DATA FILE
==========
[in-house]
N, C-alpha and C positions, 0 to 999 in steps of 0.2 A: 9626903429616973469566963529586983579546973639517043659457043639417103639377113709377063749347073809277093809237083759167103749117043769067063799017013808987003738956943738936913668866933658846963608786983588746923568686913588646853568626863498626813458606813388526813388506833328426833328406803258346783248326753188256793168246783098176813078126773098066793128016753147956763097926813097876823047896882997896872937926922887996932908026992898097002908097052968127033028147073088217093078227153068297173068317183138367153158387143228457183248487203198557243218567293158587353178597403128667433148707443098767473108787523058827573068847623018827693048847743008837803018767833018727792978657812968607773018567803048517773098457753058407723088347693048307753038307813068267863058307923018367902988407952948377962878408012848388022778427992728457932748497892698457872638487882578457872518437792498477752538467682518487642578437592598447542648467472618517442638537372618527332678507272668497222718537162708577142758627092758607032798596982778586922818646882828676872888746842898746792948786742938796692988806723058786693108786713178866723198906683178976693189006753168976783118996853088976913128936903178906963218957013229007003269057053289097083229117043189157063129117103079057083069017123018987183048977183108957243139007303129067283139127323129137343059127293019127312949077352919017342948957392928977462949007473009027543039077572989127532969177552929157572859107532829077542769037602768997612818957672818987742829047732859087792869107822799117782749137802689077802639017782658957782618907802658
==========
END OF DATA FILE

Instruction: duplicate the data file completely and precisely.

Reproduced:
[in-house]
N, C-alpha and C positions, 0 to 999 in steps of 0.2 A: 9626903429616973469566963529586983579546973639517043659457043639417103639377113709377063749347073809277093809237083759167103749117043769067063799017013808987003738956943738936913668866933658846963608786983588746923568686913588646853568626863498626813458606813388526813388506833328426833328406803258346783248326753188256793168246783098176813078126773098066793128016753147956763097926813097876823047896882997896872937926922887996932908026992898097002908097052968127033028147073088217093078227153068297173068317183138367153158387143228457183248487203198557243218567293158587353178597403128667433148707443098767473108787523058827573068847623018827693048847743008837803018767833018727792978657812968607773018567803048517773098457753058407723088347693048307753038307813068267863058307923018367902988407952948377962878408012848388022778427992728457932748497892698457872638487882578457872518437792498477752538467682518487642578437592598447542648467472618517442638537372618527332678507272668497222718537162708577142758627092758607032798596982778586922818646882828676872888746842898746792948786742938796692988806723058786693108786713178866723198906683178976693189006753168976783118996853088976913128936903178906963218957013229007003269057053289097083229117043189157063129117103079057083069017123018987183048977183108957243139007303129067283139127323129137343059127293019127312949077352919017342948957392928977462949007473009027543039077572989127532969177552929157572859107532829077542769037602768997612818957672818987742829047732859087792869107822799117782749137802689077802639017782658957782618907802658